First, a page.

Operation Phakisa assists in coordination of marine enforcement activities

15 September 2019
 

The Department of Environment, Forestry and Fisheries’ recently released 2018/19 National Environmental Compliance and Enforcement Report highlights the work of the Green Scorpions in the various sectors of the environment, including initiatives under the Operation Phakisa: Oceans Economy

The annual Report outlines the work done by the Green Scorpions in the past financial year.

The Enhanced and Coordinated Compliance and Enforcement Initiative being implemented under Operation Phakisa has resulted in greater collaboration in ensuring maritime laws and regulations are effectively implemented along the South African coast.

The effective implementation of what is known as Phakisa: Initiative 5, has proven that an integrated coordinated approach to maritime compliance and enforcement is possible, effective, and has a positive impact on the environment.  This initiative involves numerous government departments and agencies mandated to undertake enforcement within this space, including the police, fisheries, environmental and conservation authorities, SAMSA, Customs, intelligence structures, the SANDF as well as the Department of Home Affairs and Minerals and Energy.

Operation Phakisa highlights government’s commitment to enhancing the blue ocean economy, enforcing maritime and marine legislation and combatting the pillaging of marine resources by poachers and illegal foreign fishing vessels. 

The situation pertaining to the illegal harvesting of marine resources along the seaboard remains critical.  There poachers have become increasingly aggressive and this has led to injuries, seen the burning of state infrastructure and has contributed to the loss of life. 

The increasingly aggressive nature of the poachers could be attributed to the successes of Operation Phakisa, the disruption in the illegal trade and the losses sustained by the crime syndicates.  The positive impact Operation Phakisa has had when officials are deployed in the region is noticeable and local communities have expressed appreciation for the presence of the enforcement officers.  However, these achievements continue to be underscored by the intensification of poaching activities as soon as the Phakisa operations end and security personnel withdraw from an area.

Although the Initiative 5 confiscations in the period under review totalled R28 022 983.00 compared to R40 617 927.00 for 2017/2018, it must be noted that the difference can be attributed to a large drug bust during the previous year.  In the 2017/18 financial year, the SARS-led Operation Bark and Bite resulted in the confiscation of drugs in Cape Town harbour valued at more than R30 million.

In the past year the number of marine resources confiscated, however, increased dramatically, resulting in the confiscation of abalone worth more than R21.3 million and rock lobster worth more than R675 000.  Equipment used in illegal activities worth more than R5 million, as well as other illicit goods, including drugs, were confiscated during the raids.

Searches, visits and operational activity have continued, projecting a visible government presence in the coastal regions, inclusive of the small ports.  The establishment of a reactive capacity has proven successful and has met with significant successes.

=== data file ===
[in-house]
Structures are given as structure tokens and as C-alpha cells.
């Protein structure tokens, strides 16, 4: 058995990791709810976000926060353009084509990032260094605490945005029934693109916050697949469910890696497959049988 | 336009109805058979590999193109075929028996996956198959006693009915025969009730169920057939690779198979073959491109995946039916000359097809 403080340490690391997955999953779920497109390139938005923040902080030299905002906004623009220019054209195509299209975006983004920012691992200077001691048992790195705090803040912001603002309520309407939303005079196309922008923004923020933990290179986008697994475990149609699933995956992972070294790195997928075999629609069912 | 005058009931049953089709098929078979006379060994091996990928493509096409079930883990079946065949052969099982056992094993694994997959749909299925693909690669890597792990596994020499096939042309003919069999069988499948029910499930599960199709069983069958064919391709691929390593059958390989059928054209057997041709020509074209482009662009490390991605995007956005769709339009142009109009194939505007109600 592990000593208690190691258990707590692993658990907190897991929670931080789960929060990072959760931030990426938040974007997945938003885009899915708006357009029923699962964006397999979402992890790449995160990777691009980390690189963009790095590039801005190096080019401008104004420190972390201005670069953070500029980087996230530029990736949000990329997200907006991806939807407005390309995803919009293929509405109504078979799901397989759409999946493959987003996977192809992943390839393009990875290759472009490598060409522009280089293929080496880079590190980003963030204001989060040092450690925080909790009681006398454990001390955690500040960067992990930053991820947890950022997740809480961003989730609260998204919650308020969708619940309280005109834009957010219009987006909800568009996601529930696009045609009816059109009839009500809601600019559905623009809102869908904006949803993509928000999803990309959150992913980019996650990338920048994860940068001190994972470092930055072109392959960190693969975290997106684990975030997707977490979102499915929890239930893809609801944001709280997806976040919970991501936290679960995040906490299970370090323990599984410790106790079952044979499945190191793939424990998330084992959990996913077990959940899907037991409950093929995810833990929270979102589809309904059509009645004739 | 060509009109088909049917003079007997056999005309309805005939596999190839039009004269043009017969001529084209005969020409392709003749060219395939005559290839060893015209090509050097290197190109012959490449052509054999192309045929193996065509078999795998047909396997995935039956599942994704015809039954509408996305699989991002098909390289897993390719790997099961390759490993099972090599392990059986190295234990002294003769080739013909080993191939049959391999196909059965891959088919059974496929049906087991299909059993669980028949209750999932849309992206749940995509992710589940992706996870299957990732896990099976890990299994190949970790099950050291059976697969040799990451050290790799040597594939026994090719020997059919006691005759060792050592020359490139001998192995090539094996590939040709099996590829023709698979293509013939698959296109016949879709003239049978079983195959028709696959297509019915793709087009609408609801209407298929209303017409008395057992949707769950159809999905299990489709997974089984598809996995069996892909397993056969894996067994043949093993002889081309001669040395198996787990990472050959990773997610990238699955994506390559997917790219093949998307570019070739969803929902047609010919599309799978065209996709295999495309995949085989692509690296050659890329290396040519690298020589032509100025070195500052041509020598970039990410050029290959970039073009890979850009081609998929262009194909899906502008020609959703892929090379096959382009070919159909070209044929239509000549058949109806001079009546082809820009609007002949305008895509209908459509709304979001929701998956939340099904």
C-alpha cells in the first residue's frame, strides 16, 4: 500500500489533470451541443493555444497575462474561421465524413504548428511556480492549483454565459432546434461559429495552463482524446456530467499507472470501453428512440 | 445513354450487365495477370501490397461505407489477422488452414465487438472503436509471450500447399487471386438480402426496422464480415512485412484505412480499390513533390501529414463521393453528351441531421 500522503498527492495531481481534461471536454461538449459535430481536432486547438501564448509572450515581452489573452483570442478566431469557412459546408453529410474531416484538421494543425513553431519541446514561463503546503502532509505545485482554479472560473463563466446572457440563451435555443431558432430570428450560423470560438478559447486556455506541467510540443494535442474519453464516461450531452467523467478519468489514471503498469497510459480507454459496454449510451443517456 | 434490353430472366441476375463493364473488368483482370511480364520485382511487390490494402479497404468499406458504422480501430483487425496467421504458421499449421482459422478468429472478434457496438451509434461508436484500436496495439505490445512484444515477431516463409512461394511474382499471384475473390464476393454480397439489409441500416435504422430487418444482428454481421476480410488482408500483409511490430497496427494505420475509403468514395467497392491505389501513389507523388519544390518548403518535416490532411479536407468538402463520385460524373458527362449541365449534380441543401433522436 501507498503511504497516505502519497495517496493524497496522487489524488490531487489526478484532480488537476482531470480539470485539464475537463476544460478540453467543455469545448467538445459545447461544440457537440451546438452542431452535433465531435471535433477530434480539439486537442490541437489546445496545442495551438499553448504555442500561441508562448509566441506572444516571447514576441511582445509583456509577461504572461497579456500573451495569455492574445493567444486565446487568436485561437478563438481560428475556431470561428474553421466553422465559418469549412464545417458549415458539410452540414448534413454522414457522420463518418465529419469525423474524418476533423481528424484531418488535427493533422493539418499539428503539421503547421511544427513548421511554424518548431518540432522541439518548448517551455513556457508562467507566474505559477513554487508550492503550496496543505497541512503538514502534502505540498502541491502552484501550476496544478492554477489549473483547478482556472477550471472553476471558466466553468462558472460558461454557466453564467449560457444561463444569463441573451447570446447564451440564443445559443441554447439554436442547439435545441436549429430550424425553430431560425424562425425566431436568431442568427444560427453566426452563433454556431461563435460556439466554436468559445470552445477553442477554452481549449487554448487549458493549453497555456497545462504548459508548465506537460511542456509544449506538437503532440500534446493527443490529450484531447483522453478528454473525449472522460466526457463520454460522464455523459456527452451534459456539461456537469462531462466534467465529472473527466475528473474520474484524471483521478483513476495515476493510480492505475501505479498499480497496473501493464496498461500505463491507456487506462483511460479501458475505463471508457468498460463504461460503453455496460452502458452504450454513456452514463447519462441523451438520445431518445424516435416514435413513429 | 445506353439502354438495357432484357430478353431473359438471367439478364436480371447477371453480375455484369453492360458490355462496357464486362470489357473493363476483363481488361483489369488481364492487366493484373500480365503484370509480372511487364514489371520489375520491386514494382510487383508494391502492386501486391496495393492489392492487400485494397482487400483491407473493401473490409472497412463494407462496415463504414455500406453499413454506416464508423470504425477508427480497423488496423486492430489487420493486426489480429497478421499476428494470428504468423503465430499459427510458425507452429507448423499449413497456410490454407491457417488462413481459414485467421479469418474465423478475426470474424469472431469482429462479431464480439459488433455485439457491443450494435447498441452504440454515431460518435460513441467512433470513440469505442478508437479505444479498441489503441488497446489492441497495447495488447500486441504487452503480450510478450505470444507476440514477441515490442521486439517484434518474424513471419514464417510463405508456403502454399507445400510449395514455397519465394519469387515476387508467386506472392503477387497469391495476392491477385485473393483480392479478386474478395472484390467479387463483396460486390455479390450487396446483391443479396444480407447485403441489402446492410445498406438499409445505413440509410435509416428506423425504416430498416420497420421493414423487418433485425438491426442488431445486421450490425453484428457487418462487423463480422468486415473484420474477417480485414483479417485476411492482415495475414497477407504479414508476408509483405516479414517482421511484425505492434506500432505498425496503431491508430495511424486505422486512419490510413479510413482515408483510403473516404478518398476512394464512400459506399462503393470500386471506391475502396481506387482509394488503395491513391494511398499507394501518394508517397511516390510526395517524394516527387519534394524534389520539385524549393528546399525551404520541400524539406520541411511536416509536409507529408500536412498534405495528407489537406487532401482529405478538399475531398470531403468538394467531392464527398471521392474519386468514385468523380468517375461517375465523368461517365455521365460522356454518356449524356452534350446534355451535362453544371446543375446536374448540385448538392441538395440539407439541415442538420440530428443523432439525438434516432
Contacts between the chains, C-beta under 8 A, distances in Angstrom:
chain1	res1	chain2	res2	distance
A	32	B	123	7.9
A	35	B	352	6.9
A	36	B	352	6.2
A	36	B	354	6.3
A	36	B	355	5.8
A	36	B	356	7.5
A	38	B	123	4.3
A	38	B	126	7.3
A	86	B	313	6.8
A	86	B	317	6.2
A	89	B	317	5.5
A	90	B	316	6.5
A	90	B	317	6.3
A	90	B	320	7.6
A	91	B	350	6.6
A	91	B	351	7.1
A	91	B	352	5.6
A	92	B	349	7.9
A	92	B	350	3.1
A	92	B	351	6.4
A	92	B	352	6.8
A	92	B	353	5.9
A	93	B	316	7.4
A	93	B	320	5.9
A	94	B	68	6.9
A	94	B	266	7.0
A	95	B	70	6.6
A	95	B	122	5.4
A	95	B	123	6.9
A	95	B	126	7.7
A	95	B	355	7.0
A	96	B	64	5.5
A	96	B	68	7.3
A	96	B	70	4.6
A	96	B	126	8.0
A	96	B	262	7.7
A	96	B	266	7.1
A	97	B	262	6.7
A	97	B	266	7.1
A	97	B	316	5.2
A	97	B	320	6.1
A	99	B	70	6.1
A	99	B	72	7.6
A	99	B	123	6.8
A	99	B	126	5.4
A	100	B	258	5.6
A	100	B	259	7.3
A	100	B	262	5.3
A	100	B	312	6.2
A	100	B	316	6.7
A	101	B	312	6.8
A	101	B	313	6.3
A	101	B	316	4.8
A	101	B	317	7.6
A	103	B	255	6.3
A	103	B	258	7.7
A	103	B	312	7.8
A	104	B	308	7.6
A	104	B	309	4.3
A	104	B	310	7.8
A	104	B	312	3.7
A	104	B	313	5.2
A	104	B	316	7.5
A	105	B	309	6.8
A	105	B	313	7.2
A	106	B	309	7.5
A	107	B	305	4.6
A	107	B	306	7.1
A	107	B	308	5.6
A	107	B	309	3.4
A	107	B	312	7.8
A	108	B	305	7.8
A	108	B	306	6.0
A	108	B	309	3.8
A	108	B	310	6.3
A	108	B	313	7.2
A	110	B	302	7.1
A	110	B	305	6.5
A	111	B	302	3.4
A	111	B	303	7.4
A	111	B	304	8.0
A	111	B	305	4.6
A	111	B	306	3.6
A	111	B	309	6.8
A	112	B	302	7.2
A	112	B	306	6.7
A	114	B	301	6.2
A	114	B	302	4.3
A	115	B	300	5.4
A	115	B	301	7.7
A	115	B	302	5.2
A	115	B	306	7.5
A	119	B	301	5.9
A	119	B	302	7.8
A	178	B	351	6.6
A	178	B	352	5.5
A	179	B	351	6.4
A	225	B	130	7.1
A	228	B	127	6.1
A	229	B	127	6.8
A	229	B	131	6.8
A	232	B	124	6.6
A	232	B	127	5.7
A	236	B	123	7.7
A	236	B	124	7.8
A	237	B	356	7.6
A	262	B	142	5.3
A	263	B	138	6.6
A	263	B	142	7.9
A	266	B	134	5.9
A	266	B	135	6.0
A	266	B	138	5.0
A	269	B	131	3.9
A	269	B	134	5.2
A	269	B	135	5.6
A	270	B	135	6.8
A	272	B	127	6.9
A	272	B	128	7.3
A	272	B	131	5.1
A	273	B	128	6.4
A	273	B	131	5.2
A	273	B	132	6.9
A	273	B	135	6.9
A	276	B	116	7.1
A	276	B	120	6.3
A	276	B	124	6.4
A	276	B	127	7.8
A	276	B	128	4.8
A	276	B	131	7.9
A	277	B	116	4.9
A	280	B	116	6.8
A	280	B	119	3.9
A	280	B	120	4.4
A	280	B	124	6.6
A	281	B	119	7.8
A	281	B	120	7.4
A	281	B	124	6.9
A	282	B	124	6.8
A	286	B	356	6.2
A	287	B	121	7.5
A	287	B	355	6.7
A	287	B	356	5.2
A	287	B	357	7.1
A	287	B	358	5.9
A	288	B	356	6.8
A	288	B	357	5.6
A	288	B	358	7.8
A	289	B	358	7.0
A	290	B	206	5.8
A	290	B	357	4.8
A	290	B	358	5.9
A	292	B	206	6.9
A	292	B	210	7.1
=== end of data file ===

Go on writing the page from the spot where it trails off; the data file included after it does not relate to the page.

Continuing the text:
In 2018, South Africa also participated in the INTERPOL-led “30 Days at Sea” global marine law enforcement operation.  During this operation, 369 ships were inspected in South African ports and coastal waters, with a host of environmental violations being detected and the necessary action being taken.

The operation concentrated on environmental and pollution issues mainly, poor record keeping by vessels under trade, waste management by both the Port Authority and vessels, and the construction of illegal structures in coastal regions.

The “30 Days at Sea” involved environmental, fisheries, maritime and border agencies, national police, customs, and port authorities worldwide. 

There were two significant highlights of the operation undertaken by South African authorities.  The first was the seizure of 33 thousand kilograms of Shark Fin in a Cape Town storage facility.  The fins belonged to thousands of species of sharks, some listed as threatened or threatened with extinction by the South African Threatened or Protected Species (TOPS) Regulations. 

The second was the successful prosecution of the Master of the Ukraine Flagged Fish Factory Ship MORE SODRUZHESTVA for discharging sewage into the Port of Cape Town.

In other inspections, CITES species to the value of R500 000, Cycads valued at R10 000 and Animal Skins worth R5 000 were confiscated in KwaZulu-Natal.

As a result of the operation, more than 5 000 tonnes of waste was removed from the marine environment.  Three companies were also penalised for discharging sewage and potentially harmful pollutants into the ocean.

South Africa’s participation in the “30 Days at Sea” under the auspices of Phakisa Initiative 5 demonstrates the commitment of the government to combat marine environmental crimes and emphasises the integrated approach to border management.

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Albi Modise
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